The benefits of risk assessments

By managing road safety, for example, not only can better employee health be achieved but by identifying unnecessary costs, savings can be made. Training can also bulk up the bottom line, says Nicola Smith

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The Health and Safety Executive’s (HSE) Driving at work:managing work-related road safety document states: "The true cost of accidents to organisations is nearly always higher than just the cost of repairs and insurance claims." But while the benefits of managing work-related safety on the roads are numerous, they are not necessarily obvious.

Aside from ensuring that an organisation is legally compliant, and taking its corporate social responsibility seriously, there are a number of business benefits that can arise from carrying out a risk assessment. In terms of employees’ health, happiness and therefore productivity, managing work-related road safety can result in a reduced risk of work-related ill health, reduced stress and improved morale. For example, if an assessment identifies that staff are being required to cover long distances in unreasonable time frames, or are driving cars that are not ergonomically sound, changes can be made that will improve working conditions as well as reducing risk.

The detailed information that results from a risk assessment can also be leveraged in other ways. Data that relates to the purpose of each journey and who is undertaking it, for example, can prove invaluable in identifying unnecessary trips or costs. Roger Bibbings, occupational safety adviser at the Royal Society for the Prevention of Accidents, says: "By identifying where problems cluster, organisations can identify what action can be taken. It might be that more meetings could be carried out without moving [by using video-conferencing for example], or that travelling by different routes or at different times of day might be more appropriate." More detailed data relating to the wear and tear of vehicles, fuel consumption and insurance premiums can also allow organisations to exercise better control over costs, and enable them to make informed decisions about matters such as vehicle purchase and driver training.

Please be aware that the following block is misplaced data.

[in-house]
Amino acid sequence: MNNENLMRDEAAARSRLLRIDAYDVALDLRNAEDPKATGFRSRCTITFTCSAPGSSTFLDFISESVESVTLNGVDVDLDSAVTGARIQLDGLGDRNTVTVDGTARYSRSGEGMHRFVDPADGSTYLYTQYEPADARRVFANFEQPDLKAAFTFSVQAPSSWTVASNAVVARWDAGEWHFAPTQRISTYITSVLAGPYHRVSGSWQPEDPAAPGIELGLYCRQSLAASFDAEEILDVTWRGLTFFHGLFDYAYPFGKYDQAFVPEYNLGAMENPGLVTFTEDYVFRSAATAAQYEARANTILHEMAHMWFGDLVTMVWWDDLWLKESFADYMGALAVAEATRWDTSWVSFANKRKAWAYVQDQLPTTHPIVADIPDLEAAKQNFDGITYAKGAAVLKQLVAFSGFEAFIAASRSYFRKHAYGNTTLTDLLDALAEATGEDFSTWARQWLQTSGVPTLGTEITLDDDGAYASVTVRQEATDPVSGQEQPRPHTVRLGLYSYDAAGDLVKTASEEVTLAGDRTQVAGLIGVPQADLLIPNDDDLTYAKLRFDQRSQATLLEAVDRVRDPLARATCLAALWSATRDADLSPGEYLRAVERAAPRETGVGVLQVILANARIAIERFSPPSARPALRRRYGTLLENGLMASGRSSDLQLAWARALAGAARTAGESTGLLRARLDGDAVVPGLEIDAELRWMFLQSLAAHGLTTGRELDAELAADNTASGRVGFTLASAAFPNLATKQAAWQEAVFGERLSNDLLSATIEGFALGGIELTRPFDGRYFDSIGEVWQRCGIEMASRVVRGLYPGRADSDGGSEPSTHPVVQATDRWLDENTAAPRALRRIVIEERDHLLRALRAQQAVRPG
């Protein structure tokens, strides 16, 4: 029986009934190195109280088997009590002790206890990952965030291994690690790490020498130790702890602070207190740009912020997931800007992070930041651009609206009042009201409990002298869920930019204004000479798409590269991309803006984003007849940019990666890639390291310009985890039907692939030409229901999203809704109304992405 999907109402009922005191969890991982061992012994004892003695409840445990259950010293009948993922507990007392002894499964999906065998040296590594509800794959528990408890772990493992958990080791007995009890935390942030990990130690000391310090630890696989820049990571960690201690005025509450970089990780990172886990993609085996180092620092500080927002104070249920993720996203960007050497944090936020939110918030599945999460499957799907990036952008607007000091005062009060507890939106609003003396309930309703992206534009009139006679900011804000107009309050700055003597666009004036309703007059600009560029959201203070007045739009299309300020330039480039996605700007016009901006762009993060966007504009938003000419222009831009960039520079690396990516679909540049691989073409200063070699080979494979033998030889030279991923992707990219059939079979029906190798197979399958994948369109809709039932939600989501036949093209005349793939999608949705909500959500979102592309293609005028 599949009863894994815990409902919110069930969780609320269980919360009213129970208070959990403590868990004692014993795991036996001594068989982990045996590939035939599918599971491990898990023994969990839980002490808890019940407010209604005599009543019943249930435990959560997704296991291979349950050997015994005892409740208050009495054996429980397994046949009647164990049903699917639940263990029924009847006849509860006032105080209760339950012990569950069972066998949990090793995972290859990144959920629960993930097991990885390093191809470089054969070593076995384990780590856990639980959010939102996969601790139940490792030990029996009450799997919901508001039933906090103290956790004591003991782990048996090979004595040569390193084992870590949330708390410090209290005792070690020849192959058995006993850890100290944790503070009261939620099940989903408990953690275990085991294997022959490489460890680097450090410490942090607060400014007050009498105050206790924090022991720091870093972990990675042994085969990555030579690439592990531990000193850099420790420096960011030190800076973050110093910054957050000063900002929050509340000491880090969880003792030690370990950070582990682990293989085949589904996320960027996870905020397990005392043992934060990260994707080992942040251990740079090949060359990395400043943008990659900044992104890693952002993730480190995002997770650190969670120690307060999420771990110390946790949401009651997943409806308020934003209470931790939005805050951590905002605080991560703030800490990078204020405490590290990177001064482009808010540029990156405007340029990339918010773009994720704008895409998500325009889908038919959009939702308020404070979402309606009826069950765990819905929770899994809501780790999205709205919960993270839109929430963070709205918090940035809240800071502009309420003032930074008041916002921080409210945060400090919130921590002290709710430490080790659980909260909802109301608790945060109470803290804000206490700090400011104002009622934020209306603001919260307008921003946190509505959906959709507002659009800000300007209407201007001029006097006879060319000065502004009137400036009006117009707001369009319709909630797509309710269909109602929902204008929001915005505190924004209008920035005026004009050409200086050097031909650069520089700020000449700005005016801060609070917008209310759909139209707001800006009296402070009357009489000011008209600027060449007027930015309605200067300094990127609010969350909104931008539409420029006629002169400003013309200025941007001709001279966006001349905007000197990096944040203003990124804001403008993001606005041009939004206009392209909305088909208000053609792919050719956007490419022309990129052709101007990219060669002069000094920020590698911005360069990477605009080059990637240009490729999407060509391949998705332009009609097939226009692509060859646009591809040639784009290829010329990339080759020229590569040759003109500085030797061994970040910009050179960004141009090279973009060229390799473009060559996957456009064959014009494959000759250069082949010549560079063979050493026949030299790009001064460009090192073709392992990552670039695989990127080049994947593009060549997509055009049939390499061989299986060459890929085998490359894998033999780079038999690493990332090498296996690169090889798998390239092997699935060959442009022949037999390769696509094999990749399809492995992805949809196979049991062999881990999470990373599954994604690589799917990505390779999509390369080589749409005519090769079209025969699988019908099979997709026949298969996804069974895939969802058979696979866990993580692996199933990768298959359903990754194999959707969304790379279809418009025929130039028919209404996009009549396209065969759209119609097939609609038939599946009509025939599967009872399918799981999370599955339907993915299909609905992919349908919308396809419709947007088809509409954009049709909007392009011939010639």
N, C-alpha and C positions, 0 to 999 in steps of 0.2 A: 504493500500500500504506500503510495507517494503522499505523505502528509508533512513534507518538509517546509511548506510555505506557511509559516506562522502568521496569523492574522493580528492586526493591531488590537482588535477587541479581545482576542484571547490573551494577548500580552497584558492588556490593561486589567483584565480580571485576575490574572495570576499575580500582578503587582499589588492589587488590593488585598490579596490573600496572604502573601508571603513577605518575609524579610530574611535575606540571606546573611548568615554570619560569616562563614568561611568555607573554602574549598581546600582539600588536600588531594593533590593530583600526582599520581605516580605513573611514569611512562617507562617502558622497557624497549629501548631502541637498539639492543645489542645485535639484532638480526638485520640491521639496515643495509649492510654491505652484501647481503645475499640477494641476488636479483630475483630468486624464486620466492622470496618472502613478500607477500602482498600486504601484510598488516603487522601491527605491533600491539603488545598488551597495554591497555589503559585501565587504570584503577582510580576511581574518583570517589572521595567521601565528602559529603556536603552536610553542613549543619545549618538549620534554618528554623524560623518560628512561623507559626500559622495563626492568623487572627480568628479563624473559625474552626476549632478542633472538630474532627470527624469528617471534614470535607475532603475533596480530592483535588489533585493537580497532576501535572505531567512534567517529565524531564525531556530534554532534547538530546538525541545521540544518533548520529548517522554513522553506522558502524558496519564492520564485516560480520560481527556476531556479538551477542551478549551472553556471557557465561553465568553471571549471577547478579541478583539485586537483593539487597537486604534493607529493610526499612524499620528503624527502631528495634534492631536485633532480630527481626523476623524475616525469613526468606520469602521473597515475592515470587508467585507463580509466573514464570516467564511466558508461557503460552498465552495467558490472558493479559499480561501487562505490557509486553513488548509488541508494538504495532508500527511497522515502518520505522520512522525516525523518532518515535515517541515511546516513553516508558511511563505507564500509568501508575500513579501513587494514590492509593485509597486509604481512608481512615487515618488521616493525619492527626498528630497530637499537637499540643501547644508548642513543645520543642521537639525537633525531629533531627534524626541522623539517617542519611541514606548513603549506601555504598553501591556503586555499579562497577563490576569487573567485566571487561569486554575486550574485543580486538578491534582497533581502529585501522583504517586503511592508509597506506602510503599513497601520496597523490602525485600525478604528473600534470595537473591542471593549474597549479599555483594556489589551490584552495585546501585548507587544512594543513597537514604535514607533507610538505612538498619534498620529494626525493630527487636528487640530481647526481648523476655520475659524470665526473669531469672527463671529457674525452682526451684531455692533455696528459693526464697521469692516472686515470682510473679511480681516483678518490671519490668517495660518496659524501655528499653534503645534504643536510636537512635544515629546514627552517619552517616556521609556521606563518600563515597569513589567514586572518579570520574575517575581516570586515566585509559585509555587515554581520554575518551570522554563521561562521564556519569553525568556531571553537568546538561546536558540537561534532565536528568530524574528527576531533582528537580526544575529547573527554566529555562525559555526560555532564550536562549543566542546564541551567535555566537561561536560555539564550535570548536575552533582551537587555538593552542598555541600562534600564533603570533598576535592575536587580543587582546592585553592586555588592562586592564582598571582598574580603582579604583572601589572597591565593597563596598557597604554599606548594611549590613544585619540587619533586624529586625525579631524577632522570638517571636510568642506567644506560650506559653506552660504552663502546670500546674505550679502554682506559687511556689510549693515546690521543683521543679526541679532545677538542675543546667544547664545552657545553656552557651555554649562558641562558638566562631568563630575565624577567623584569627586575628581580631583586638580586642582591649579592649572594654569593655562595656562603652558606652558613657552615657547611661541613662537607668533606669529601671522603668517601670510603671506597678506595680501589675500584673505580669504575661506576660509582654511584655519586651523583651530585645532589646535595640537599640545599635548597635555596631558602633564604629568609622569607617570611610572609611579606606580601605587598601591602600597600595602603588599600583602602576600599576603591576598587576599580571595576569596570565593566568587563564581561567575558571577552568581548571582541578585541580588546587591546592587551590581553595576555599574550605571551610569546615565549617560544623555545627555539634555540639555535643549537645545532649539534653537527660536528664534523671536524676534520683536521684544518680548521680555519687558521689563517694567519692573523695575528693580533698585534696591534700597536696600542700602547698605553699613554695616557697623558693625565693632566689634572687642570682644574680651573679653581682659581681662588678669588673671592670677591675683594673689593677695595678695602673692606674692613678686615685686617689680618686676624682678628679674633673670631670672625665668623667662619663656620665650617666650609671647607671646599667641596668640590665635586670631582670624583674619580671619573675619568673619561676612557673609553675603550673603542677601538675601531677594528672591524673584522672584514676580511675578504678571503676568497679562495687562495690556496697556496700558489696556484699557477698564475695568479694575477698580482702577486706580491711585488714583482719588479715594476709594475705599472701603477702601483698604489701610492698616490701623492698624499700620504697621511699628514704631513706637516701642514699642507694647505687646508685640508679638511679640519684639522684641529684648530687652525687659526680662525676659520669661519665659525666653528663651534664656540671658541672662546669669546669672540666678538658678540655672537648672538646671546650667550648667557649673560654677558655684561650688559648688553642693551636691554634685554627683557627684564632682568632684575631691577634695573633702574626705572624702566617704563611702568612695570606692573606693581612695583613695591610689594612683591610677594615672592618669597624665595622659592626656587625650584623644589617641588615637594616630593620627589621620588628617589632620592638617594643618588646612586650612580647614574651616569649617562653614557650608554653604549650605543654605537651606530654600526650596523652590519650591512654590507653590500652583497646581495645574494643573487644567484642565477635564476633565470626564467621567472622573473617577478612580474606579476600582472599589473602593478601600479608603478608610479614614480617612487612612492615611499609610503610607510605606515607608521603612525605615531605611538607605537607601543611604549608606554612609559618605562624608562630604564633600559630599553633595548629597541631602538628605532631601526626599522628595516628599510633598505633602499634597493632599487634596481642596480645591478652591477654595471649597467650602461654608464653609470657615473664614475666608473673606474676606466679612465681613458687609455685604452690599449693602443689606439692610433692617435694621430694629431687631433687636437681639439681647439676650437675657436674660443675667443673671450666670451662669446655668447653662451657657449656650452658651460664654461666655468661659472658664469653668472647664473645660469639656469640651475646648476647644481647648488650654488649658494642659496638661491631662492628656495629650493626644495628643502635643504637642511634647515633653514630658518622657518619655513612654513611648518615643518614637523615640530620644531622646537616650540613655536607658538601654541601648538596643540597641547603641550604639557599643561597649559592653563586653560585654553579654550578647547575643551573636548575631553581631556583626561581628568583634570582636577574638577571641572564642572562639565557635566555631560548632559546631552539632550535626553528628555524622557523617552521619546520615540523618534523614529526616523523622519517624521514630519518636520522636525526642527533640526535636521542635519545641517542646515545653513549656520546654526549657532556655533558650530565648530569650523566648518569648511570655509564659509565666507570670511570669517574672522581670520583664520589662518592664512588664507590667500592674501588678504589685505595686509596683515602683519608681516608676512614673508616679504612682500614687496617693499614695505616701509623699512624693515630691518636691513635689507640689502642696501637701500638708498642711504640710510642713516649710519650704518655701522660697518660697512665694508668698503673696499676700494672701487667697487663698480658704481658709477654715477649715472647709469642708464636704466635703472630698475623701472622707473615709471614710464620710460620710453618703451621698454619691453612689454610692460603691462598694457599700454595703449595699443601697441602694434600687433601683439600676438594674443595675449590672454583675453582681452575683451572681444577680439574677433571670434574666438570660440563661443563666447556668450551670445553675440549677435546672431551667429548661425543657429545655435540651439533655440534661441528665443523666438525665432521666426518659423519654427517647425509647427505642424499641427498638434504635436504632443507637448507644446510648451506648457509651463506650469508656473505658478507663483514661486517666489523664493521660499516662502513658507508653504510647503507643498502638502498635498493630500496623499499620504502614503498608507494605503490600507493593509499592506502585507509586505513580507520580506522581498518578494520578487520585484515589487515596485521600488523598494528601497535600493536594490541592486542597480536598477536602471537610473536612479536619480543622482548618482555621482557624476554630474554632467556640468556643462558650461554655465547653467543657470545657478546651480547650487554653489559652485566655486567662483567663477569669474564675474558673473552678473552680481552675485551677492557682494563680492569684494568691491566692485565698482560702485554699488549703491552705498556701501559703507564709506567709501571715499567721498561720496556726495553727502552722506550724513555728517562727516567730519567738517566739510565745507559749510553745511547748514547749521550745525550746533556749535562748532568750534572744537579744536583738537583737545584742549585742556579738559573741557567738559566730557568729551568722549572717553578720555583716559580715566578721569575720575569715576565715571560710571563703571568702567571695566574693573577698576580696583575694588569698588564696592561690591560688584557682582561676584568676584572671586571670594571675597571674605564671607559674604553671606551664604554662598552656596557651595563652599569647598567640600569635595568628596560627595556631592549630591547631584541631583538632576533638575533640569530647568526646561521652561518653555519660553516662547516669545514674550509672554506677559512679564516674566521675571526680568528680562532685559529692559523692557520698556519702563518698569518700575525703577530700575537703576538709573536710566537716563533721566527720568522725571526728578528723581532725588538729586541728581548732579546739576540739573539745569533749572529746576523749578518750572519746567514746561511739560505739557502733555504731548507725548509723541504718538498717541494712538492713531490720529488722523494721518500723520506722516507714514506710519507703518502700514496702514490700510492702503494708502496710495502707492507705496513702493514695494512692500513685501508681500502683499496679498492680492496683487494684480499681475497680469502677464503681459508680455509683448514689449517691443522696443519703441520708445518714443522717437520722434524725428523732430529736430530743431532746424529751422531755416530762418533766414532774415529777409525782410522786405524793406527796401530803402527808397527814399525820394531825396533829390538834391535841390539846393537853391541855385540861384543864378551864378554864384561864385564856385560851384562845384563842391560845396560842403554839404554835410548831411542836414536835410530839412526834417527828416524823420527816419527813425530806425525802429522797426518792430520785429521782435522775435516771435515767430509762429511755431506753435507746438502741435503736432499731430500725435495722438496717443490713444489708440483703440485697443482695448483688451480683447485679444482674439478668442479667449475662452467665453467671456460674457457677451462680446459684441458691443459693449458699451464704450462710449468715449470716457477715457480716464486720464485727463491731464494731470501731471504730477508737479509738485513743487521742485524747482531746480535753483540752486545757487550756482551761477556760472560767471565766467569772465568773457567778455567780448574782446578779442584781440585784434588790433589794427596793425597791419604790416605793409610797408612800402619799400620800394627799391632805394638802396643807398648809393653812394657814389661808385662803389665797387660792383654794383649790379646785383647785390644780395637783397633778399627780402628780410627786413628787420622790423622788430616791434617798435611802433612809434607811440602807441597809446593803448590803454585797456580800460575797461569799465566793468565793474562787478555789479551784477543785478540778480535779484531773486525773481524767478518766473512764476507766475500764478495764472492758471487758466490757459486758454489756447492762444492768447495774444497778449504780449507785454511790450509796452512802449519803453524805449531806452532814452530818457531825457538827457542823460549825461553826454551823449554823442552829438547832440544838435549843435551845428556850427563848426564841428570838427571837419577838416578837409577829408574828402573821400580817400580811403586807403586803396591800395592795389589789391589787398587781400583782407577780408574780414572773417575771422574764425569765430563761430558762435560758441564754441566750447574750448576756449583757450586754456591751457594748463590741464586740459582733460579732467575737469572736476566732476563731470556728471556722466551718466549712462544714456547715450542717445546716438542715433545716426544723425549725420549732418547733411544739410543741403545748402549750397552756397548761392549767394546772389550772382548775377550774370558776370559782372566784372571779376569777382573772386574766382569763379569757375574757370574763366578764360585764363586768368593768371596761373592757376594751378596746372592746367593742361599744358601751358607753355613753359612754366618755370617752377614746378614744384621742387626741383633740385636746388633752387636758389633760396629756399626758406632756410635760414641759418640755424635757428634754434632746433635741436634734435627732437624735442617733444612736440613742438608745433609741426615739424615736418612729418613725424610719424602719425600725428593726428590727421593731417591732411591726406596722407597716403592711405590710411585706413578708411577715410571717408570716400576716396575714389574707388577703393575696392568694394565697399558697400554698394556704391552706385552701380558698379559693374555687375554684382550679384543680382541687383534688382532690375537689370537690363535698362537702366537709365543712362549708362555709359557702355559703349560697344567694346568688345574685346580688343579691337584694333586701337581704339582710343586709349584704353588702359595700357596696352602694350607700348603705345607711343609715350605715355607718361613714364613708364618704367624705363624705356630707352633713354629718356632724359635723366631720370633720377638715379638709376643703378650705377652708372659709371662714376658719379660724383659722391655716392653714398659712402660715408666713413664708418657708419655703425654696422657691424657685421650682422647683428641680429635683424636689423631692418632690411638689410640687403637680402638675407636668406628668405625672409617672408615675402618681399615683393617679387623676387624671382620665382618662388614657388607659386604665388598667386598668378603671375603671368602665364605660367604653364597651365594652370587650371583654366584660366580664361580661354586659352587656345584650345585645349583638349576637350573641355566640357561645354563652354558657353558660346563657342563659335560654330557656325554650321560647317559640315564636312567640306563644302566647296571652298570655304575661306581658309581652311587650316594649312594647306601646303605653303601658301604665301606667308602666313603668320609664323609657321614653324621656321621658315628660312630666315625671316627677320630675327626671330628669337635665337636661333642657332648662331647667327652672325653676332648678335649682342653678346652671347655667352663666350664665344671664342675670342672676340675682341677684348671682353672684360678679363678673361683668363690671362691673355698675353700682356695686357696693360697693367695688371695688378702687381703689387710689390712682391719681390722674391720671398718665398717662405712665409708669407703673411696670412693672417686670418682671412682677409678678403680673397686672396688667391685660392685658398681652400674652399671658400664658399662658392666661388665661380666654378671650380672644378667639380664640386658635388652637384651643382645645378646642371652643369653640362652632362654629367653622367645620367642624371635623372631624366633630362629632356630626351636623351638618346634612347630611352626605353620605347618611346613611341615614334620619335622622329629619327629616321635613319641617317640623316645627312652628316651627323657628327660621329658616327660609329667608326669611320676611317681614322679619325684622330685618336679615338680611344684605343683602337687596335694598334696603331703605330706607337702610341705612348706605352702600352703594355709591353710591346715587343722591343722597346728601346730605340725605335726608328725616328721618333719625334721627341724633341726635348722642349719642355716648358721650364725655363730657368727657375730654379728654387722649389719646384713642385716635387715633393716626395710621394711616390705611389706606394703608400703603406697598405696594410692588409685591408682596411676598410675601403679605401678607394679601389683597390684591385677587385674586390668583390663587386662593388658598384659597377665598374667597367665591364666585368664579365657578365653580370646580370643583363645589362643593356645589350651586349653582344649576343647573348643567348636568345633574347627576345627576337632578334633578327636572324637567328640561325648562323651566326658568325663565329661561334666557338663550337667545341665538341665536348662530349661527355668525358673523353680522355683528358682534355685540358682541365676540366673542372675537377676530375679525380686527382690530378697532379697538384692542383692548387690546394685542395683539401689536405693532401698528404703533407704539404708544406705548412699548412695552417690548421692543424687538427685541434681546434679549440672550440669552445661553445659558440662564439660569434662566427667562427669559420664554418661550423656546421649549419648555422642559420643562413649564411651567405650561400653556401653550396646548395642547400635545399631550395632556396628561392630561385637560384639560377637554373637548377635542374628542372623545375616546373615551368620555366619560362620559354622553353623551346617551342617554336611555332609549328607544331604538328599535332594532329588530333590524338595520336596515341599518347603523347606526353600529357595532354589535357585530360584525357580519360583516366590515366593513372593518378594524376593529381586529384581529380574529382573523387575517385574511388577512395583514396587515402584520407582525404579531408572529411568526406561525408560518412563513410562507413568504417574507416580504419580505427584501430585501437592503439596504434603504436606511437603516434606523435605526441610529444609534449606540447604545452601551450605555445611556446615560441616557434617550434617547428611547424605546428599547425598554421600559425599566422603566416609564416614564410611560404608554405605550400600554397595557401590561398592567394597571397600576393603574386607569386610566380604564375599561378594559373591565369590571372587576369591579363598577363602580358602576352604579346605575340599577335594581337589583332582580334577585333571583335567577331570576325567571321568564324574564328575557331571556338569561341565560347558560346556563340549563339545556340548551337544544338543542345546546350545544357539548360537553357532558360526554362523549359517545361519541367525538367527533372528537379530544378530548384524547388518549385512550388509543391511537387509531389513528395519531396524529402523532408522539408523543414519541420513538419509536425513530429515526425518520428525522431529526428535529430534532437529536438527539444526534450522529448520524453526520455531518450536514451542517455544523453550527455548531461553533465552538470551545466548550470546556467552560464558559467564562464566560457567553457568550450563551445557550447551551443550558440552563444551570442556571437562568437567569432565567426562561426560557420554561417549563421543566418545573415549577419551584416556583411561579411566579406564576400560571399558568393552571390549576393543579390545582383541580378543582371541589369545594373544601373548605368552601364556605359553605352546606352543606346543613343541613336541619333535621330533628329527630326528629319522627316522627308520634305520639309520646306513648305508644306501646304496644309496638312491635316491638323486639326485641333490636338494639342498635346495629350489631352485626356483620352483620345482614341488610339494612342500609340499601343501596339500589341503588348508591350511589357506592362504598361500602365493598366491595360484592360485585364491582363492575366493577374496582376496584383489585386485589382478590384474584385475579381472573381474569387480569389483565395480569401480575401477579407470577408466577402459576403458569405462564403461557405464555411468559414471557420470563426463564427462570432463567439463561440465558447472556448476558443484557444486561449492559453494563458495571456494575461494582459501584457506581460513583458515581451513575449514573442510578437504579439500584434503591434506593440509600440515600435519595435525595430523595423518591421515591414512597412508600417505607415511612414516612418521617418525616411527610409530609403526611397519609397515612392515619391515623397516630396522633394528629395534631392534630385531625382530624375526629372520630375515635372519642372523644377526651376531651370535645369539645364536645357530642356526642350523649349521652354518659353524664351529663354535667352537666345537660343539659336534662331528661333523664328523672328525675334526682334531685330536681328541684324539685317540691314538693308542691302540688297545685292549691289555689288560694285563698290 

And driver training can reap cost benefits of its own. Jim Kirkwood, managing director of driver training company Drivetech, explains: "An average incident costs £650 for the repair of the car alone. Based on a fleet of 100 vehicles, you’ll find that in a 12 month period about half of those vehicles will be involved in some sort of incident. So you’re looking at an average cost of £32k in a year." And that’s without taking into account incremental costs such as absenteeism and hiring cars. Drivetech claims that through driver training alone it can take about £26k off bottom line costs in the first year by reducing the number of incidents.

And this is not the only saving risk assessments can create for employers. "You’ll have fewer people off the road because they [will not have been] involved in incidents so, for example, sales people will be more productive, the residuals of your vehicles will start to go up because the condition of your vehicles will be better, and you can negotiate better insurance terms," says Kirkwood ‘

The benefits of measuring risk

Increase in employee productivity due to improved morale and reduced stress.

Ability to identify where cost and time savings can be made.

Ability to determine where vehicle-related costs can be reduced (for example, fuel economy and insurance premiums).

Driver training can target specific employee problems.